Fourier's Law of Heat Conduction

In summary: Q}_{x=l}$$and $$ \Big(\frac{∂T} {∂x}\Big)_{\rm right_{at x=l-dx}}$$ =... = $$ \Big(\frac{∂T} {∂x}\Big)_{\rm left_{at x=l}}$$So the rate of heat conduction through the surface at x=l-dx and x=l will be equal and also the temperature gradient at the surface at x=l-dx and x=l will be equal.But this is not the case when we are considering the surface at x=l.So I suppose we should only take the right hand derivative at x=l.If you want to
  • #1
Soumalya
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Considering one dimensional heat conduction we may write the Fourier's law of heat conduction in the x-direction as,

##\dot{Q}_{x}=-kA\Big(\frac{∂T} {∂x}\Big)##

where, ##\frac{∂T} {∂x}## is the temperature gradient which is basically the slope of the temperature curve on a T-x diagram.

Referring to the first attachment, if we consider a differential volume element at a distance 'x' from the origin of length 'dx' and cross sectional area 'A' normal to the direction of heat transfer, the rate of heat conduction through the left face of the element (the surface at 'x') is given by Fourier's law as,

##\dot{Q}_{x}=-kA \Big(\frac{∂T} {∂x}\Big)##

where,##\frac{∂T} {∂x}## is the temperature gradient 'ahead' of the surface at 'x' or it is the rate of change of temperature with the spatial coordinate 'x' for an infinitesimal change in the spatial coordinate as 'dx',the change being measured from the right of the surface at 'x' (the right hand derivative of 'T' with respect to 'x' at location 'x').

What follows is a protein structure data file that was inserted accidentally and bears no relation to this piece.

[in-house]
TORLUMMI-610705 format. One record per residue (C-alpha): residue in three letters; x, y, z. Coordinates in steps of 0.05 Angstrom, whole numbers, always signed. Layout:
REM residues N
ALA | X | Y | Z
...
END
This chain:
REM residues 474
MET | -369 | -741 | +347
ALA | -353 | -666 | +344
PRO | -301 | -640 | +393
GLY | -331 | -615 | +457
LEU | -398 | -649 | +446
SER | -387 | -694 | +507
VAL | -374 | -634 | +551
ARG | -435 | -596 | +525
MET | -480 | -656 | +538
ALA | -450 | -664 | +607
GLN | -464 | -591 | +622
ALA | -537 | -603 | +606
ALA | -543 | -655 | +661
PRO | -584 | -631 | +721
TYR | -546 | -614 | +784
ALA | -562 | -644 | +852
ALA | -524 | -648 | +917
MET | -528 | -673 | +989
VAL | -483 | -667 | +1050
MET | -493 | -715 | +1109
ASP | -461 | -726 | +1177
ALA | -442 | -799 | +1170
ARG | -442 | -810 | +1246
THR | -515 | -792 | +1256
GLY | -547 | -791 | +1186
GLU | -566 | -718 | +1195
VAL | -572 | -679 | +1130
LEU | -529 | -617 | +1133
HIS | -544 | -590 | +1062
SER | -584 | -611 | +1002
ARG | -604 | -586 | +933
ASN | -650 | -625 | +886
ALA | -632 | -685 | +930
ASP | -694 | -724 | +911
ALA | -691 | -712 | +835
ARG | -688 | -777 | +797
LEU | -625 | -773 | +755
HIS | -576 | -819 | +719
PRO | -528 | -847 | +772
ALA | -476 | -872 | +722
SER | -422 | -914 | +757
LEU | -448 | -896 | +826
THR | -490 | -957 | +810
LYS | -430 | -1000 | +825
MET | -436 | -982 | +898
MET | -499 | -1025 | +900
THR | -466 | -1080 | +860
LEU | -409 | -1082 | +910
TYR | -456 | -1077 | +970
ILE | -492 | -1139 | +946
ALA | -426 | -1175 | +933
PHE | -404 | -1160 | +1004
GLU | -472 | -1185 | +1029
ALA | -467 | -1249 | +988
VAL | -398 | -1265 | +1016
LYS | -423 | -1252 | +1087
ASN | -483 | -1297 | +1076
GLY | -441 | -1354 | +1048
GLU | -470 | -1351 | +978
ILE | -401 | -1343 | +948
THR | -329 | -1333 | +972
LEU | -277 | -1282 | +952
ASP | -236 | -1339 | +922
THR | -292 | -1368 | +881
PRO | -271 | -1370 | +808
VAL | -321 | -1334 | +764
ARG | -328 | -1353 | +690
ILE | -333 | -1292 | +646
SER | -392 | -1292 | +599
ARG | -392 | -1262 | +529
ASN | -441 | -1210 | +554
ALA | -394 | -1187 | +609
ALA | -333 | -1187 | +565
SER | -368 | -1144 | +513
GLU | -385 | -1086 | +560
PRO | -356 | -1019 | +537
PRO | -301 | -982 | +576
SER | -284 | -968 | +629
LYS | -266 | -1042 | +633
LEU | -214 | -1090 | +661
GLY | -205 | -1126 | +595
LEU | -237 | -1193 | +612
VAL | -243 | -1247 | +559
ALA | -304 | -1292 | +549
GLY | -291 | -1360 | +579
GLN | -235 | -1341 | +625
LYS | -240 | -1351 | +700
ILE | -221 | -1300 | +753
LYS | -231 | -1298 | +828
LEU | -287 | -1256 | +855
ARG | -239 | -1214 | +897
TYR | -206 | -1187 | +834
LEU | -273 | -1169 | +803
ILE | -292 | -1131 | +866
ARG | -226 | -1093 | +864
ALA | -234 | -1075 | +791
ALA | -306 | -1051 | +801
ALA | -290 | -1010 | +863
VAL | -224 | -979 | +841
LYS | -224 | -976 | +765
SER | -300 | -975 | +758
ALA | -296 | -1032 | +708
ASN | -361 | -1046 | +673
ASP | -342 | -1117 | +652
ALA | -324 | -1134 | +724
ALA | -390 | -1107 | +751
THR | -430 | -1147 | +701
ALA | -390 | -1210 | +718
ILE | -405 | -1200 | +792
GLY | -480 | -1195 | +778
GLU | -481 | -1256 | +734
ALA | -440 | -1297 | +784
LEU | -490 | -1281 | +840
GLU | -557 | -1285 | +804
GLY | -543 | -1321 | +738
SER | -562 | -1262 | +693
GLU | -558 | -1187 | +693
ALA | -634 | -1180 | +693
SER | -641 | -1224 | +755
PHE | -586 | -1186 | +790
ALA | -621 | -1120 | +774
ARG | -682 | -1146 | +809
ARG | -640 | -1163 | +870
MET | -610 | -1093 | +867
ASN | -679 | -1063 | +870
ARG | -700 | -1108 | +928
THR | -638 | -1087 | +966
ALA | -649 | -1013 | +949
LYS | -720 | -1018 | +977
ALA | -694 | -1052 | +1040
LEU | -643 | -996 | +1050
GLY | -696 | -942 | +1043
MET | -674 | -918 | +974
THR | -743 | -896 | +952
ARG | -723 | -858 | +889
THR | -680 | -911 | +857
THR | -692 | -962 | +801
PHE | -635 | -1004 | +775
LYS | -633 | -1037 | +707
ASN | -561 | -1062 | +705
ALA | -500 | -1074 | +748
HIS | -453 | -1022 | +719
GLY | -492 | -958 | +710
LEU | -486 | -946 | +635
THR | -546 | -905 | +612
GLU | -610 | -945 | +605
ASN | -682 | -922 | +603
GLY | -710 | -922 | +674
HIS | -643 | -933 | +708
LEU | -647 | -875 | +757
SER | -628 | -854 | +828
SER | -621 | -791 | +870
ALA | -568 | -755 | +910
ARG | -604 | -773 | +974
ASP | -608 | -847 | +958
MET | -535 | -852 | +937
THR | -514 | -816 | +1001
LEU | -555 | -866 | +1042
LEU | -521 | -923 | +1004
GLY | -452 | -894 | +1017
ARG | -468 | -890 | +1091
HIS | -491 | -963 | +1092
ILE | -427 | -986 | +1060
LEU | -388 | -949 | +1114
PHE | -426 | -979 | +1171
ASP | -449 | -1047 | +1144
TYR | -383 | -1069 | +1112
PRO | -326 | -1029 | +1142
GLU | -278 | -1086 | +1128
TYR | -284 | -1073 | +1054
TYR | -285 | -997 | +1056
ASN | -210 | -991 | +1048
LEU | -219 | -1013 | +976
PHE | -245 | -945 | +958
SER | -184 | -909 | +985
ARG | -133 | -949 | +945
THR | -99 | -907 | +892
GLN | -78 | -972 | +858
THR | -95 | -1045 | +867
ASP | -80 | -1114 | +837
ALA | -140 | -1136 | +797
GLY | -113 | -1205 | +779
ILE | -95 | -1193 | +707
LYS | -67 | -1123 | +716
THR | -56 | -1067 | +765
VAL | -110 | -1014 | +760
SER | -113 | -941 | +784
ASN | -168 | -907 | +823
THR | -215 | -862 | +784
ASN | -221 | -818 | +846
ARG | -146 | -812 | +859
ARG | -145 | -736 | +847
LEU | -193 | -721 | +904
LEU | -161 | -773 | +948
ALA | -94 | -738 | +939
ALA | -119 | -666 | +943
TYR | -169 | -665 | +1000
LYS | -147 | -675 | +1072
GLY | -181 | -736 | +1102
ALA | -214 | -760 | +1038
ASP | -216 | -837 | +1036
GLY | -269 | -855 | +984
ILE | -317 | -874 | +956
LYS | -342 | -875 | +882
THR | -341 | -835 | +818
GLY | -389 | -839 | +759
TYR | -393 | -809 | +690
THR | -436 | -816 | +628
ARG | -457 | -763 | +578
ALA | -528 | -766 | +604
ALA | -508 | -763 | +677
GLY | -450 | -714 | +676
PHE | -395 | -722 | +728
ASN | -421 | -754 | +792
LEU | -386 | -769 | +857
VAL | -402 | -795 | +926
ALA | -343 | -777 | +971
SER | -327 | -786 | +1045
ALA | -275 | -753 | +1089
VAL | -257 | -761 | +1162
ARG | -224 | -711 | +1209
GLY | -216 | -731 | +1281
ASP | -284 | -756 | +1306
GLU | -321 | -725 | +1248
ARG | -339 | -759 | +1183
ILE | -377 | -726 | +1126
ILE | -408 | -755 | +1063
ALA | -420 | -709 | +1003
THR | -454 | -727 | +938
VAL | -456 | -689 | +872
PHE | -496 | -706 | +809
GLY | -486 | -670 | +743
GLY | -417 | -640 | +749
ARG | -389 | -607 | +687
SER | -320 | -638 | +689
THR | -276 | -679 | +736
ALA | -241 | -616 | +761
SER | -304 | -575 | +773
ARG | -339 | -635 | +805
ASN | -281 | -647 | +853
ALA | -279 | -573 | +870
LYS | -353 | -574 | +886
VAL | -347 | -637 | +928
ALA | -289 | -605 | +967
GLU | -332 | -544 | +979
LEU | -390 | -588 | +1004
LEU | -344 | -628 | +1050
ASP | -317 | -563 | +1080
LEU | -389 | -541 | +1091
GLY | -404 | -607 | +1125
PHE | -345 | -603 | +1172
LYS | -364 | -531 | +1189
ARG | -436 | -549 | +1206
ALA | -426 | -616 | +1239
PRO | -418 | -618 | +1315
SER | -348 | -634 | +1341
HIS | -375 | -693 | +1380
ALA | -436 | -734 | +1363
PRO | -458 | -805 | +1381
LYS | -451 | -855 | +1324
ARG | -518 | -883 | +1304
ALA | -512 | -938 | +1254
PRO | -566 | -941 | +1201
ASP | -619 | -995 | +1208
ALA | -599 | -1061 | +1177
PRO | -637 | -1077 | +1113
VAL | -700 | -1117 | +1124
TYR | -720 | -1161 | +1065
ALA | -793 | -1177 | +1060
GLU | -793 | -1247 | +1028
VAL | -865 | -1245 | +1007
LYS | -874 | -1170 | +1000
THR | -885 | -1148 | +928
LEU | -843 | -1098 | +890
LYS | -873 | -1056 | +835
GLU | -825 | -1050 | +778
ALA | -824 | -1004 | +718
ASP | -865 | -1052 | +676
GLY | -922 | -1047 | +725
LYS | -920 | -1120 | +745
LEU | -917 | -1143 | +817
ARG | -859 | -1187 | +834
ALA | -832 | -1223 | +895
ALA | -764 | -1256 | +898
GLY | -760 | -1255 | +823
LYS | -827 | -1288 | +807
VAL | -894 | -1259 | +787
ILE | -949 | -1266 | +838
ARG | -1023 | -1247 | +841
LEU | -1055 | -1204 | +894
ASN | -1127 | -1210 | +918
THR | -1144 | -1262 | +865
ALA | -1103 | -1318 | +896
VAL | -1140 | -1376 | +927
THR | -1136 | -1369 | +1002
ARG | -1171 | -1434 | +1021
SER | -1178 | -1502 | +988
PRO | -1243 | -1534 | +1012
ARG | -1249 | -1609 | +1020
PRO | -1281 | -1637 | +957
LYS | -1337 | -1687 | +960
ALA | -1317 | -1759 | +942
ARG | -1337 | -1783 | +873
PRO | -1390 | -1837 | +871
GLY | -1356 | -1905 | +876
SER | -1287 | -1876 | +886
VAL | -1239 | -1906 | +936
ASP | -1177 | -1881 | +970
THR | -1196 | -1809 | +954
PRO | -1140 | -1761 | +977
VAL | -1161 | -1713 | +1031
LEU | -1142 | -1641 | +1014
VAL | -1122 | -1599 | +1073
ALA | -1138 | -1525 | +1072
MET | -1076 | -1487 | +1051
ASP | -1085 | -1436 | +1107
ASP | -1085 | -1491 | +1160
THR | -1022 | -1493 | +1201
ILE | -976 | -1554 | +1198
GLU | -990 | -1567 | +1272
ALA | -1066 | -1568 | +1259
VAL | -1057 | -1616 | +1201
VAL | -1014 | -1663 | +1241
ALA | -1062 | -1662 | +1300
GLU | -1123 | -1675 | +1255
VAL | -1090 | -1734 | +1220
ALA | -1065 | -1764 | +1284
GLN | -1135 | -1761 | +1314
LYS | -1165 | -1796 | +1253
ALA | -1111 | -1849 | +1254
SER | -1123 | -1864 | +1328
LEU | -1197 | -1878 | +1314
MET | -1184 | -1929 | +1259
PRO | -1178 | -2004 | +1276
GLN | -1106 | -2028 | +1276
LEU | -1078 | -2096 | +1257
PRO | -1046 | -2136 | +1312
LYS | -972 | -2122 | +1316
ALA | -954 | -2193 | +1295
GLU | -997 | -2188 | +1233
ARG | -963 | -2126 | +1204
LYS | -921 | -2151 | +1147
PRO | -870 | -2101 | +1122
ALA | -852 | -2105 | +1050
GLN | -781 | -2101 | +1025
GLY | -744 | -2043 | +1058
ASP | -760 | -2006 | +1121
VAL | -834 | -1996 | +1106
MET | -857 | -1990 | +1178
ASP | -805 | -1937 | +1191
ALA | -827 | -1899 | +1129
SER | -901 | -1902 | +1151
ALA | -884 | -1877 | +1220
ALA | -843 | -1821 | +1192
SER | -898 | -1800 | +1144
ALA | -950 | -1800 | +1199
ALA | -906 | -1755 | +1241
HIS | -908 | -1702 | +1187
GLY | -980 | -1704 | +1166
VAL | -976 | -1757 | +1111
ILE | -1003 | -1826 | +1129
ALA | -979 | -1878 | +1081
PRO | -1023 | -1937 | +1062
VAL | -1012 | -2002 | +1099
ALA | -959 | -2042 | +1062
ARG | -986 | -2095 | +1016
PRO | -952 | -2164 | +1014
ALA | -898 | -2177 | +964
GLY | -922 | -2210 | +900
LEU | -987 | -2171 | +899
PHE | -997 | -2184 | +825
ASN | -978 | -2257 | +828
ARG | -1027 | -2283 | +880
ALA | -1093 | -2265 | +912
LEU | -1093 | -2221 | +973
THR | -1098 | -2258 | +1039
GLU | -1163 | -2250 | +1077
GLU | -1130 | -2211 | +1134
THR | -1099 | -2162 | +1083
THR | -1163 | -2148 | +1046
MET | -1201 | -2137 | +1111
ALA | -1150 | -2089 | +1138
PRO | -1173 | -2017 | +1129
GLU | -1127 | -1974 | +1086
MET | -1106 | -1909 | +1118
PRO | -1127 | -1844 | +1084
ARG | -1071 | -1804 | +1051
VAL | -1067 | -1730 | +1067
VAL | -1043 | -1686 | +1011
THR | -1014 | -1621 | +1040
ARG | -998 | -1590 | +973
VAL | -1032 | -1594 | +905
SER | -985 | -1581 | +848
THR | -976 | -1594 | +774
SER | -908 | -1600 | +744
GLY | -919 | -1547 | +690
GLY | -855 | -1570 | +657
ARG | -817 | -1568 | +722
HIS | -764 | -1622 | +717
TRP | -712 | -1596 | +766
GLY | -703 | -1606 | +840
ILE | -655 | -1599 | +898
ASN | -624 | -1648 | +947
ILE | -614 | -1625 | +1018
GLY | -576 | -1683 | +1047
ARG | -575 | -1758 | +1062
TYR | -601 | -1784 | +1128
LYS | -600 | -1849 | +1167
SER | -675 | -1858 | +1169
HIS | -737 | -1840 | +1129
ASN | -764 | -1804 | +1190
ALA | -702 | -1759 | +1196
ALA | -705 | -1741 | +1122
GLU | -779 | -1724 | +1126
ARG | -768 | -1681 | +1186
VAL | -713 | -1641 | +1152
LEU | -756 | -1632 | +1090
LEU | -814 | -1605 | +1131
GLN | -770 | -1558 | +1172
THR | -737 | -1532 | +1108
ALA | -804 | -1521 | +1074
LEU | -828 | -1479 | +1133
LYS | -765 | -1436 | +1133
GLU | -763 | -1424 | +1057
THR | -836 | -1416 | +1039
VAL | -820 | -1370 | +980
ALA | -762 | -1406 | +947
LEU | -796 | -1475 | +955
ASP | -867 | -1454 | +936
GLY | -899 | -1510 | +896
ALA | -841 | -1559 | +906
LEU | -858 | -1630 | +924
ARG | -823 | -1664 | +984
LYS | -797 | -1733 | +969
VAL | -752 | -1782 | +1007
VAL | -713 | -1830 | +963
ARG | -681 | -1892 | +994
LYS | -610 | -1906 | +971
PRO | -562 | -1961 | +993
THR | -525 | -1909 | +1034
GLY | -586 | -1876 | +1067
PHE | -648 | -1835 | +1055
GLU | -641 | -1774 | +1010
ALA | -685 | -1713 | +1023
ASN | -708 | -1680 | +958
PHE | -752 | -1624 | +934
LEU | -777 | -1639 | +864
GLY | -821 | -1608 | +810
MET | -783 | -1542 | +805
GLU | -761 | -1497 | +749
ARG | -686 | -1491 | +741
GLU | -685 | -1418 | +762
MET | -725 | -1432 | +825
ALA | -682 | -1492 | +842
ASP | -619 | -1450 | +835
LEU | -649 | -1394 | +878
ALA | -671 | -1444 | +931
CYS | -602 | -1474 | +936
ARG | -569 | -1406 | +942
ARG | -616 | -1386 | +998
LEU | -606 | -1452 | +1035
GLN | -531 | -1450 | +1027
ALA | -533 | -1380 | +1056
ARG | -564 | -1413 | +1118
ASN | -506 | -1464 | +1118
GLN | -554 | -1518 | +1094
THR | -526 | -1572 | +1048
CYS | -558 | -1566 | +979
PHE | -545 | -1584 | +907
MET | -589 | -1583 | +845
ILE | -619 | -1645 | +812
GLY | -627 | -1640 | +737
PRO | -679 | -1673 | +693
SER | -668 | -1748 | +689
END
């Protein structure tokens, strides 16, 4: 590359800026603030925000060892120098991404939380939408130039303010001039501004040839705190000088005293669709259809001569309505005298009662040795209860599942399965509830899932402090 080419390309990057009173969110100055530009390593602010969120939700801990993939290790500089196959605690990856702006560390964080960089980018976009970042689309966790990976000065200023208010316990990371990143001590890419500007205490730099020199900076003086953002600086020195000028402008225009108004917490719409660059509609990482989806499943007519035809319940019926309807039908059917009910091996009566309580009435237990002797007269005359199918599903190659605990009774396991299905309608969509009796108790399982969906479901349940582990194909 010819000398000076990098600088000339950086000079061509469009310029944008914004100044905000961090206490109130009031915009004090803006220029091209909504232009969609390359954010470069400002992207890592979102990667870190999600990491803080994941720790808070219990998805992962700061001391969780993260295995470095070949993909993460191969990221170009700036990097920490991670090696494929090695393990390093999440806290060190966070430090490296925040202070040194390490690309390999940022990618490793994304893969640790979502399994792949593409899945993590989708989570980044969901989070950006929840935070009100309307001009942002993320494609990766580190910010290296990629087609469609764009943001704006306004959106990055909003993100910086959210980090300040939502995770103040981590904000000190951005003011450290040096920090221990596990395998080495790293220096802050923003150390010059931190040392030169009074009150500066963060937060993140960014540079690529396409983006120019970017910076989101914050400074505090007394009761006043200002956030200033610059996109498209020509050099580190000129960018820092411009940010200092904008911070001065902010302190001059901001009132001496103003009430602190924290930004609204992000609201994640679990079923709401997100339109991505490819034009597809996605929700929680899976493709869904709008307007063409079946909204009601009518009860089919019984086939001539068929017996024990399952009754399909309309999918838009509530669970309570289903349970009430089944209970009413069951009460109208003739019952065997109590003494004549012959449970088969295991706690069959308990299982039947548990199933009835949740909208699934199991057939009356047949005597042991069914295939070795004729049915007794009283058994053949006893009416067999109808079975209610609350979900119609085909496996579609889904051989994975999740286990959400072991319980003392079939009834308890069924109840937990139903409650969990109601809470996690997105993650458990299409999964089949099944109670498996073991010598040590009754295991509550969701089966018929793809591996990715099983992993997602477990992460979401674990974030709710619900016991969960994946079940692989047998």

So we observe the rate of heat conduction through a surface is proportional to the temperature gradient immediately 'ahead' of the surface.


I have been observing some of the boundary conditions for heat transfer problems where they are applying Fourier's law to calculate the heat conduction rate (or sometimes heat flux) at the boundaries of a body (a slab of a material).

Referring to the second attachment, we again consider a differential volume element immediately adjacent to the boundary surface at x=l of thickness 'dx' and area 'A' normal to the direction of heat transfer.As we might observe if we wish to calculate the rate of heat conduction through the boundary surface at x=l, it might be written according to Fourier's law as,


##\dot{Q}_{x=l}=-kA \Big(\frac{∂T} {∂x}\Big)_{x=l}##

where, ##\Big(\frac{∂T} {∂x}\Big)_{x=l}## should be the temperature gradient 'ahead' of the surface at 'x=l'.But in this case the temperature curve ends at the boundary i.e, at x=l within the medium itself.


So how are we supposed to visualize the slope of the temperature curve on the T-x diagram i.e, the temperature gradient at location 'x=l' ?

Fourier's Law.png
Fourier's Law.png
 
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  • #2
Actually the partial derivative is not localized 'ahead' or 'behind'. ##dx## is usually simply a limit for ##\Delta x \downarrow 0## for continuous functions.

Your question is more about functions being continuously differentiable, right-differentiable (##\Delta x > 0## & ##\Delta x \downarrow 0## ), or left-differentiable (##\Delta x < 0## & ##\Delta x \uparrow 0## ) .

If k changes abruptly, you have a discontinuity in ##\partial T\over \partial x##, that's all.
 
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  • #3
BvU said: